This blog is by Sally Paxton, US Representative and James Coe, Senior Advocacy Advisor
We have recently launched a new project which will combine open aid data with in-country research to assess the impact of potential changes to the US foreign assistance budget. Our first step has been to look into a range of sources of US foreign assistance data. There are a number of different platforms, so below we have listed some of the better known sources for this data, along with our thoughts on their pros and cons based on our recent experience of using them.
USAID’s Foreign Aid Explorer
The Foreign Aid Explorer (FAE) is a useful source of data on how and where the US is disbursing its foreign assistance. Users can quickly see where funds are going as either obligations or disbursements, by country, by sector, and by implementing agency. The data goes back to 2001, which enables useful trend analyses. Users can browse the data using the interface, or simply enter a query and download it as a spreadsheet.
The data behind the FAE is collected because of two USAID mandates: to officially report 1) foreign assistance levels to the federal government via the US Greenbook, and 2) all US overseas development assistance to the OECD DAC. To carry out these responsibilities, USAID collects and then vets foreign assistance data from 30 agencies.
FAE data is, therefore, verified and reliable. As of now, the most current complete information available is from FY’16. Partial information (as noted on the site) is available for FY’17. As a whole, this is a very useful and easy to use platform.
ForeignAssistance.gov (FA.gov) was established in 2010 to serve as a one-stop source of all foreign assistance spending. It is also the official entity responsible for reporting US data to the International Aid Transparency Initiative (see below).
FA.gov contains planned, obligated and disbursed figures up until FY’16, and partial figures for FY’17. Additionally, FA.gov contains US budgetary information, including the FY’18 request. Users can download all planned data: disaggregated by country and sector, as well as by fiscal year. We found this useful.
One of the problems with FA.gov, however, is that the information is often incomplete but the site gives no indication of this, making the data potentially misleading. This becomes more apparent when data between USAID Explorer and FA.gov report are compared. As part of our US budget work, we came across the following inconsistencies:
|Examples: FY 2016||FA.gov||FAE|
|Liberia, total spend||$335,520,827||$438,073,086|
|Department of State, Liberia, total spend||$59,210||$10,677,049|
|Cambodia, total spend||$85,575,705||$107,488,385|
|Department of State, Cambodia, total spend||0||$4,737,218|
The figures above are dramatically different for total spend and obligations for FY ‘16 – off by billions for the total figures. A cursory look at Liberia’s total spend, for example, also shows a difference of over $100,000,000 – a gap probably caused by FA.gov not including all active agencies. For example, FA.gov does not reference Millennium Challenge Corporation’s activities in Liberia which, according to the FAE, disbursed $60.3m in 2016.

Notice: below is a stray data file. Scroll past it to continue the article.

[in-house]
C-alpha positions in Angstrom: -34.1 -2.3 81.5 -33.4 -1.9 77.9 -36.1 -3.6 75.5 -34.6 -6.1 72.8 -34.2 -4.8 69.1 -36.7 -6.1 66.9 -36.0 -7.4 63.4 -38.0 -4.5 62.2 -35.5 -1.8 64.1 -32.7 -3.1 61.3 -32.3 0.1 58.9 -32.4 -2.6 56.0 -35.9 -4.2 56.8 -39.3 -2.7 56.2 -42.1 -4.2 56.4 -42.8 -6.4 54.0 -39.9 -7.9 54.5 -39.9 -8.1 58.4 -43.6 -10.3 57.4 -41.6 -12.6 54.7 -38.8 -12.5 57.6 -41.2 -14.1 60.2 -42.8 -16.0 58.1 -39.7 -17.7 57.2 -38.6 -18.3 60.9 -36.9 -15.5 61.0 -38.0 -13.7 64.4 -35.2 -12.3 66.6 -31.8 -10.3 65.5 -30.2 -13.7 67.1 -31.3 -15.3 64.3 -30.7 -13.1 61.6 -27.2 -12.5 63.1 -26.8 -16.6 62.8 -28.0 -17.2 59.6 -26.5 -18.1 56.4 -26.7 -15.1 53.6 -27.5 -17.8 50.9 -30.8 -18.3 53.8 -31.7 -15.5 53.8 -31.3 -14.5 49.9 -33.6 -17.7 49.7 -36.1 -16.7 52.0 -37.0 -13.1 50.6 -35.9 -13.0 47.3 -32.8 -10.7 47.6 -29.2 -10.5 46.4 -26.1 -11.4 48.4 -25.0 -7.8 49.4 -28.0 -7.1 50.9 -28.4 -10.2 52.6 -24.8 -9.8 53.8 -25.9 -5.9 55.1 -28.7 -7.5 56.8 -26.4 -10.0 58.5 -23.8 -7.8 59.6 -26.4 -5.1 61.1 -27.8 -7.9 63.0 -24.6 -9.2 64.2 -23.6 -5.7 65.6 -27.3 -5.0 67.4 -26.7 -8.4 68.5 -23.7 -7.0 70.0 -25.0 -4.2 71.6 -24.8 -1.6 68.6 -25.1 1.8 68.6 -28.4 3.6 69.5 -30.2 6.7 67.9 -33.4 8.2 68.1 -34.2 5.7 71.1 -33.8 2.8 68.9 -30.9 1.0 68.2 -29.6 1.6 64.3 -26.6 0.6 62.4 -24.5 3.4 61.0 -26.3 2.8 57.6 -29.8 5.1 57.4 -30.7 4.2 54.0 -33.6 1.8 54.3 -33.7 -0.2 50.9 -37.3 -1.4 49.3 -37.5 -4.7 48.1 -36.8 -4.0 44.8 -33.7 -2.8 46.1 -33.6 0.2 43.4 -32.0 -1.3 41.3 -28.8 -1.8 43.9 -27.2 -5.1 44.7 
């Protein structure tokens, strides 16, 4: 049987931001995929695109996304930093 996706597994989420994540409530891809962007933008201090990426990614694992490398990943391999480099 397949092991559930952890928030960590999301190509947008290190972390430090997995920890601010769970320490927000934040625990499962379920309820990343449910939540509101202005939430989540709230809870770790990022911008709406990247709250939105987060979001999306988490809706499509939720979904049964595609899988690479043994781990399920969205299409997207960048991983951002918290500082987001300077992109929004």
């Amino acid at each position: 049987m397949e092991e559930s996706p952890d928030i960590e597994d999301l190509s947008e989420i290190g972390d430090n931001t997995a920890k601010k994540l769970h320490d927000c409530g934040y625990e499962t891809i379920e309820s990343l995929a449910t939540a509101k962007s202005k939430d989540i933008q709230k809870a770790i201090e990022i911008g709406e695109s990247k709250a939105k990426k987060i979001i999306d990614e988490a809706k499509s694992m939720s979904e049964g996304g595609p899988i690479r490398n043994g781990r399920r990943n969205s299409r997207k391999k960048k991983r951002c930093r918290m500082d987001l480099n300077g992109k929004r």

The Foreign Assistance Accountability and Transparency Act has called for these two platforms to be rationalized, and we know that work is underway. This is critical as having such vast differences in the data seriously undermines credibility and discourages use. So what does a user do until this is fixed? Our experience suggests that the FAE’s data is more accurate and recommend it for data analysis purposes, unless one needs the most recent budget numbers.
International Aid Transparency Initiative (IATI)
The challenge with the aforementioned US dashboards is that you can see only US data in isolation. Additionally, while they are useful for identifying funding flows, they are less helpful if you are trying to understand what the US is funding in partner countries. With IATI, users can see the donor’s funding flows alongside a list of active and closed projects, project descriptions, locations, and links to relevant documentation.
Further, IATI is an international standard, which means that all major donors publish their data in similar formats. A user can see the USAID’s data alongside, for example, the World Bank’s and the UK’s Department for International Development. This is particularly important if one wants to understand the broader context of what is happening in a country beyond US foreign assistance and to produce landscape analyses.
A challenge with IATI is that data quality is not yet robust, and it still lacks a sufficiently accessible way to engage users. There are, however, new tools under development to improve accessibility.
A slightly different, but still very useful site is USAID’s IDEA. This dashboard pulls together a wide variety of political, economic and development indicators from non-USAID sources, such as the World Bank’s Development Indicators. The data can be searched either by country or by topic. Examples of the data contained in IDEA are: GDP Growth, adult literacy rates and health expenditure (percentage of GDP), among many others. It also pulls in scores from various indices, such as the World Justice Report’s Rule of Law Index. The website is straight-forward, quick to use, and a valuable source of information.